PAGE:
This sadly is my final contribution to the Disappearing Rio Grande Expedition, a post that I wrote and shot about a family affected by questionable water quality in El Cenizo, TX . Being a part of this project was incredible. I only wish I could do more. Godspeed to Colin- finish strong, and thank you for bringing me on for a spell.
It was one of the nicest sunsets I’ve seen since joining Colin on this expedition. But knowing our time on the Kickapoo Reservation was limited, and having only just spotted the towering lights of the casino parking lot peeking out over the giant cane, it was also a stressful sunset. My best bet for pictures was to find something interesting to shoot tonight, before it got dark, and we were still on the river.
Finally we hit the take out. Colin agreed to haul our gear 300 yards to the hotel while I shot out in search of … something.
I was prepared for failure — the odds were against me. The sun neared the horizon while I walked into the small cluster of mobile homes just down the main street from the Kickapoo Lucky Eagle Casino Hotel. First six homes, nothing. And then, a dog. Kids. Adults. A gerbil.
I introduced myself and explained why I was talking so quickly, that the sun was going down and tomorrow we were leaving early and could I please take some pictures of … whatever it is you’re doing?
Without hesitation— in part due to the irresistible allure of this expedition, but perhaps mostly due to the good-natured warmth I’m coming to expect from people along the river — they welcomed me into the yard. Within three minutes I was crouched down shooting pictures of smiles, tears, laughter, and the most intense thing I hope to see on this trip: a very lopsided pet smackdown between a dog and a gerbil.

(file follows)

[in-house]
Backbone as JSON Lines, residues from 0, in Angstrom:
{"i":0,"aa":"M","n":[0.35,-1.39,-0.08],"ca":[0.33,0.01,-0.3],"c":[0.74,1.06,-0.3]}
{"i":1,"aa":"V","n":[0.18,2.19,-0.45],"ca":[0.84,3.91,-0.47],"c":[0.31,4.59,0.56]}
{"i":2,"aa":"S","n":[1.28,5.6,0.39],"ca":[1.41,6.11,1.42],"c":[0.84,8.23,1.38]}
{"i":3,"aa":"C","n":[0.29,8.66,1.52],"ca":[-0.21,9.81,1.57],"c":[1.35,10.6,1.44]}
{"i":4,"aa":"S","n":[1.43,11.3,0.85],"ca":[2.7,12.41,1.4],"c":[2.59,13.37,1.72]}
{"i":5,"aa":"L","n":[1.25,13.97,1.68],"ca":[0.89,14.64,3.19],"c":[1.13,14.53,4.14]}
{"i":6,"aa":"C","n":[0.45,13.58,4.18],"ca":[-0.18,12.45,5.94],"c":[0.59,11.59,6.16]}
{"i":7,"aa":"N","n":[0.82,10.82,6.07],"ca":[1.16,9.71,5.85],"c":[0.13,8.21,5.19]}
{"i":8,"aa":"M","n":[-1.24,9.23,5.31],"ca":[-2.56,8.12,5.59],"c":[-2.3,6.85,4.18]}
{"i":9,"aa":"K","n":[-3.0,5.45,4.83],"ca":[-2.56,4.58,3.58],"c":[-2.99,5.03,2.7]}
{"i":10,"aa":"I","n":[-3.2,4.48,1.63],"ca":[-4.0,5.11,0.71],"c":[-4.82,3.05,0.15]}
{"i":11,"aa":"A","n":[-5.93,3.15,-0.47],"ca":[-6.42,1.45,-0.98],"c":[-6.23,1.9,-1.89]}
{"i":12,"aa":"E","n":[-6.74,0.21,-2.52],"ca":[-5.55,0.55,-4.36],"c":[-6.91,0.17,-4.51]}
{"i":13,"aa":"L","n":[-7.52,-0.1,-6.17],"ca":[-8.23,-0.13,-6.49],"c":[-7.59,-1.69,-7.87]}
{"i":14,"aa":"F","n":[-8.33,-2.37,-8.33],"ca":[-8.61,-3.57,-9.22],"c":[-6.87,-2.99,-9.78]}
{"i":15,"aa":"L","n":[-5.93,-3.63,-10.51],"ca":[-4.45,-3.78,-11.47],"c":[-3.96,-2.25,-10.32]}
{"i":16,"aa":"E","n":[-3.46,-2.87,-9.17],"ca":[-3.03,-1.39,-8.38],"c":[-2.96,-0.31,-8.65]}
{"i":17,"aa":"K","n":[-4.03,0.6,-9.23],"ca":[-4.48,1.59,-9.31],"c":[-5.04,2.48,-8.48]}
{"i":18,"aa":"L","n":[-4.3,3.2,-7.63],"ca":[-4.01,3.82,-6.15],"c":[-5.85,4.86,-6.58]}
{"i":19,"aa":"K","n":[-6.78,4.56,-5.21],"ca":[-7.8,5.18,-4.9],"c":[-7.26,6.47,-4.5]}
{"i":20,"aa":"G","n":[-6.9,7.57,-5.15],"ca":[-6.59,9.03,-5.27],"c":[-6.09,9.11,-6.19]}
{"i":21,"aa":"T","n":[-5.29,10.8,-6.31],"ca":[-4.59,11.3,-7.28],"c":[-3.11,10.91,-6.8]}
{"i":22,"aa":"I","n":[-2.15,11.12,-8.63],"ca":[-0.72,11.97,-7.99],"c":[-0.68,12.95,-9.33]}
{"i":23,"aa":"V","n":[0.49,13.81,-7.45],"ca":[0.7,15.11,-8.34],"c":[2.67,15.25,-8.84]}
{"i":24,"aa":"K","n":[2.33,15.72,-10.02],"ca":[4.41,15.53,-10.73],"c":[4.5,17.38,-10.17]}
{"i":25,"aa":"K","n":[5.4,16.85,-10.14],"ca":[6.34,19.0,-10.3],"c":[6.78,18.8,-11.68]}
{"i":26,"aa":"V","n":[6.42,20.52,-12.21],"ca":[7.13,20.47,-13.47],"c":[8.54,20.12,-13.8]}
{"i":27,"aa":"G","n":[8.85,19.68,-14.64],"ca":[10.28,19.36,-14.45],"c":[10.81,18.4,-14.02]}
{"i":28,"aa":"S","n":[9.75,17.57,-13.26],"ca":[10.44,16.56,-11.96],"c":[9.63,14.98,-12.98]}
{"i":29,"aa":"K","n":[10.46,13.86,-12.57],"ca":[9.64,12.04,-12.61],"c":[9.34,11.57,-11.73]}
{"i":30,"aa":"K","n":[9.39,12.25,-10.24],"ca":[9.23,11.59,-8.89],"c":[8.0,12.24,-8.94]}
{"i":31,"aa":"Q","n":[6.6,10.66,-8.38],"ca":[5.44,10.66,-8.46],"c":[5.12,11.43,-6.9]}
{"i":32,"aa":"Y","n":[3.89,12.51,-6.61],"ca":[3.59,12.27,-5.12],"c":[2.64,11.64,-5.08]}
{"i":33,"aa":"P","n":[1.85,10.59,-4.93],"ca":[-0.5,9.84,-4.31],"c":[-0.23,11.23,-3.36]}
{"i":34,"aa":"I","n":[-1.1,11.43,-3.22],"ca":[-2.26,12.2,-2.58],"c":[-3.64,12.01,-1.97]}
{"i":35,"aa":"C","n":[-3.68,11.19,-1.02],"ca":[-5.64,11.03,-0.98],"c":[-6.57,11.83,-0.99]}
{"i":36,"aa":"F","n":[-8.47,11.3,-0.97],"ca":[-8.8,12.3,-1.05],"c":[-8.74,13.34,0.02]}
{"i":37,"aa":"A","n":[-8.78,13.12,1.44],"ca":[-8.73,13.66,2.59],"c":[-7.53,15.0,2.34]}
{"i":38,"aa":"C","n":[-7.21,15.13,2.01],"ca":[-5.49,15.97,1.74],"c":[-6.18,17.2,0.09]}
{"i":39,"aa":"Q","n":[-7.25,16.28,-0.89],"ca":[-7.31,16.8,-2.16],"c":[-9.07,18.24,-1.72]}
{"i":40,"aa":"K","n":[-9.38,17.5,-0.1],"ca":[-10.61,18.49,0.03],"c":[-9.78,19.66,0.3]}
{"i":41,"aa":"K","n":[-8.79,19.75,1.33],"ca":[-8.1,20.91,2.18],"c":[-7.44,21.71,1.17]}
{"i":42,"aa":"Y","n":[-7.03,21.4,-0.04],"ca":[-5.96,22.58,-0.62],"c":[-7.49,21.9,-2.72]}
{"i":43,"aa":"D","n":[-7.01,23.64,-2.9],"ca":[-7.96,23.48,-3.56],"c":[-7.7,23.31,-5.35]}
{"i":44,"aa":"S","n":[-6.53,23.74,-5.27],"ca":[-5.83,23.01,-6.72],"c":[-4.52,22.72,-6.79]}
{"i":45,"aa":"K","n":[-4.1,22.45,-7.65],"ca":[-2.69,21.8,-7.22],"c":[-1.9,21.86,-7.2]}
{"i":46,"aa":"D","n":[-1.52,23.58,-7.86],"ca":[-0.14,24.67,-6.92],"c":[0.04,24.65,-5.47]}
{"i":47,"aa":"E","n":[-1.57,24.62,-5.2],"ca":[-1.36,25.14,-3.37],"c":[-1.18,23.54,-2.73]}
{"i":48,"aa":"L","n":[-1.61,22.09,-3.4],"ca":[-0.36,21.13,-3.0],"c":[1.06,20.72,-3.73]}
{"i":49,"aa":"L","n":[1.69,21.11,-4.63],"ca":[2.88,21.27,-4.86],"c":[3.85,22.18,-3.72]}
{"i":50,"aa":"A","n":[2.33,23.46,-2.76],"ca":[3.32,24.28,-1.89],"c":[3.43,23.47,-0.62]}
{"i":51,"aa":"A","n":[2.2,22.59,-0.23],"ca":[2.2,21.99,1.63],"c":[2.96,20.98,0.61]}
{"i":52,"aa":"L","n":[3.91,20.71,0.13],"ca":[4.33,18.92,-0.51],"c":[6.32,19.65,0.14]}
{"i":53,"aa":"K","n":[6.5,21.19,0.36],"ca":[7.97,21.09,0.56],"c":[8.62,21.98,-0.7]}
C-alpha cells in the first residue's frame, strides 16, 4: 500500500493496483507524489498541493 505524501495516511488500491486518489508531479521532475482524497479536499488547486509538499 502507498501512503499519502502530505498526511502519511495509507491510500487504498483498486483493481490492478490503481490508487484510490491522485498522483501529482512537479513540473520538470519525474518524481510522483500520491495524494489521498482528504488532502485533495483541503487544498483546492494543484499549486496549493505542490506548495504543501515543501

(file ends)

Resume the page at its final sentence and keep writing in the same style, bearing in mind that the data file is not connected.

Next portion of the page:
As the kids looked on and the gerbil lay motionless in the grass, I thought about how incredibly random things have been on this trip, and how powerful moments have come from simply pressing forward, even when possibilities seem remote.
It’s been hard keeping my blog updated during this trip; the Disappearing Rio Grande Expedition site is the best place to see this work. Incredible trip so far. A little more than a week to go.
I’m about 6 days into a 3 week trip down the Rio Grande with Colin McCdonald/Texas Tribune and the Disappearing Rio Grande Expedition. It’s super exciting to be involved with this, in part because I’ve been in on the deal on various levels since he first started thinking about it 6 years ago. It was just not possible for me to sign up for the whole 7 month trip at this stage in my life, but the section that lies before us is probably the one I’m most suited for. Up to now Colin’s experience has been largely in the wilderness. From here on we’ll be seeing a lot of people, making spit-second decisions on who to engage and who to avoid. This is my skill set.
Our work flow involves nightly blog posts about what we’ve seen that day. So far this set of images has been my favorite. Nearing the end of a long day of paddling we spotted some activity in a limestone cave along the Mexican side of the Amistad Reservoir. Thinking they were fishermen we approached and found them to be more than friendly and happy to talk with us. They had incredibly interesting things to say about the river and changing fishing conditions. They also offered us coffee, a fresh fish, and a ride to the dam (we did not accept the latter). A wonderful first encounter. Amistad indeed.
Getting to shoot this assignment was a complete honor. Some text from the TOC:
The first thing I remember hearing about Oso was how tough folks are up there. Any report about the slide seemed to include an account of how people were standing back up, doing what had to be done. When I arrived in late March 2014, just a few days after the slide, that’s exactly what I saw: People were busy. My assignment then was to cover the community’s coming together and efforts to make things right. It was hard to keep up. My time felt like a whirlwind, and after just a few days I headed back to Seattle, exhausted.
Going back up for this assignment (“Collapse,” page 66), almost exactly six months later, felt like another thing entirely. The time in between had allowed for real reflection, and I wanted to make portraits that had that kind of gravity. Film was an obvious choice. It slows everything down, makes everything seem more intentional, collaborative almost. Somehow that extra time focusing and loading film allows you to consider what you’re doing out there in the mud, and what these pictures might end up saying. —Mike Kane, photographer